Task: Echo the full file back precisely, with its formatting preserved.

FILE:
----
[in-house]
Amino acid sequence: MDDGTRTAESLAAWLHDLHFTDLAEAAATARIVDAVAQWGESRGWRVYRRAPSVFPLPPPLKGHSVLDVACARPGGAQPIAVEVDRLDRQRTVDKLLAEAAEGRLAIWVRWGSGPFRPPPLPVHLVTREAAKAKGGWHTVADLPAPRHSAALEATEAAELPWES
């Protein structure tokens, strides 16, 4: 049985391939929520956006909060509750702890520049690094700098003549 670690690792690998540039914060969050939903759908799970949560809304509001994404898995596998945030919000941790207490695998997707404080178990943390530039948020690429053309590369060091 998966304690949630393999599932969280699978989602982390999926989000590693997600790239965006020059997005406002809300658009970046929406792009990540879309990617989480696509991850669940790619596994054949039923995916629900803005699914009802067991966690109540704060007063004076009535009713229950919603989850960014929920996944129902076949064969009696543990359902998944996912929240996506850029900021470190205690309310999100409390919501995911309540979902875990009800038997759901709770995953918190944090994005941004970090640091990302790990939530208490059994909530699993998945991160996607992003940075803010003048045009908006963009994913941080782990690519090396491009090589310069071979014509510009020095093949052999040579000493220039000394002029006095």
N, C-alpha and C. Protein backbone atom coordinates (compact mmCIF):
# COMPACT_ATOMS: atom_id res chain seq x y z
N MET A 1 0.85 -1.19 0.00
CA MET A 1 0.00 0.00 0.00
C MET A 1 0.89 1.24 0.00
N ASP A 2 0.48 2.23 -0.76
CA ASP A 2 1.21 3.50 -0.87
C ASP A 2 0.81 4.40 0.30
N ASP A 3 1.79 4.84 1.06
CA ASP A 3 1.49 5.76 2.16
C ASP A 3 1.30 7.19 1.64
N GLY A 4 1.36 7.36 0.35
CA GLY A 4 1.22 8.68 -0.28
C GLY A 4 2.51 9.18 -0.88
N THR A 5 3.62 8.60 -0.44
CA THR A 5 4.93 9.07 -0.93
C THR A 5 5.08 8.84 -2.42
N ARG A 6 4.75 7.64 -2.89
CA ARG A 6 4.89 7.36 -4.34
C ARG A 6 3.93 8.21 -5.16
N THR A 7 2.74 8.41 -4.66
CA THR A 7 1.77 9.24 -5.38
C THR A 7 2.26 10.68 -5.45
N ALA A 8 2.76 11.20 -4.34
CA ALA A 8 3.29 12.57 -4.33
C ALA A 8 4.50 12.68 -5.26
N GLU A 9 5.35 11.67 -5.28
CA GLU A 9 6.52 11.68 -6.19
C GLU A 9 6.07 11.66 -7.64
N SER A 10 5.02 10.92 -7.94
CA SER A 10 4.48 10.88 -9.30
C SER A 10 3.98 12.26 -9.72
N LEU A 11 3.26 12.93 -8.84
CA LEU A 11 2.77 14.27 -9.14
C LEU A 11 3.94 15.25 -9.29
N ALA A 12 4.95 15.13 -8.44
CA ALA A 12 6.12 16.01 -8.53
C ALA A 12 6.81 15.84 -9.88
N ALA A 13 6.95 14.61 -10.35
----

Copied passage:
[in-house]
Amino acid sequence: MDDGTRTAESLAAWLHDLHFTDLAEAAATARIVDAVAQWGESRGWRVYRRAPSVFPLPPPLKGHSVLDVACARPGGAQPIAVEVDRLDRQRTVDKLLAEAAEGRLAIWVRWGSGPFRPPPLPVHLVTREAAKAKGGWHTVADLPAPRHSAALEATEAAELPWES
């Protein structure tokens, strides 16, 4: 049985391939929520956006909060509750702890520049690094700098003549 670690690792690998540039914060969050939903759908799970949560809304509001994404898995596998945030919000941790207490695998997707404080178990943390530039948020690429053309590369060091 998966304690949630393999599932969280699978989602982390999926989000590693997600790239965006020059997005406002809300658009970046929406792009990540879309990617989480696509991850669940790619596994054949039923995916629900803005699914009802067991966690109540704060007063004076009535009713229950919603989850960014929920996944129902076949064969009696543990359902998944996912929240996506850029900021470190205690309310999100409390919501995911309540979902875990009800038997759901709770995953918190944090994005941004970090640091990302790990939530208490059994909530699993998945991160996607992003940075803010003048045009908006963009994913941080782990690519090396491009090589310069071979014509510009020095093949052999040579000493220039000394002029006095």
N, C-alpha and C. Protein backbone atom coordinates (compact mmCIF):
# COMPACT_ATOMS: atom_id res chain seq x y z
N MET A 1 0.85 -1.19 0.00
CA MET A 1 0.00 0.00 0.00
C MET A 1 0.89 1.24 0.00
N ASP A 2 0.48 2.23 -0.76
CA ASP A 2 1.21 3.50 -0.87
C ASP A 2 0.81 4.40 0.30
N ASP A 3 1.79 4.84 1.06
CA ASP A 3 1.49 5.76 2.16
C ASP A 3 1.30 7.19 1.64
N GLY A 4 1.36 7.36 0.35
CA GLY A 4 1.22 8.68 -0.28
C GLY A 4 2.51 9.18 -0.88
N THR A 5 3.62 8.60 -0.44
CA THR A 5 4.93 9.07 -0.93
C THR A 5 5.08 8.84 -2.42
N ARG A 6 4.75 7.64 -2.89
CA ARG A 6 4.89 7.36 -4.34
C ARG A 6 3.93 8.21 -5.16
N THR A 7 2.74 8.41 -4.66
CA THR A 7 1.77 9.24 -5.38
C THR A 7 2.26 10.68 -5.45
N ALA A 8 2.76 11.20 -4.34
CA ALA A 8 3.29 12.57 -4.33
C ALA A 8 4.50 12.68 -5.26
N GLU A 9 5.35 11.67 -5.28
CA GLU A 9 6.52 11.68 -6.19
C GLU A 9 6.07 11.66 -7.64
N SER A 10 5.02 10.92 -7.94
CA SER A 10 4.48 10.88 -9.30
C SER A 10 3.98 12.26 -9.72
N LEU A 11 3.26 12.93 -8.84
CA LEU A 11 2.77 14.27 -9.14
C LEU A 11 3.94 15.25 -9.29
N ALA A 12 4.95 15.13 -8.44
CA ALA A 12 6.12 16.01 -8.53
C ALA A 12 6.81 15.84 -9.88
N ALA A 13 6.95 14.61 -10.35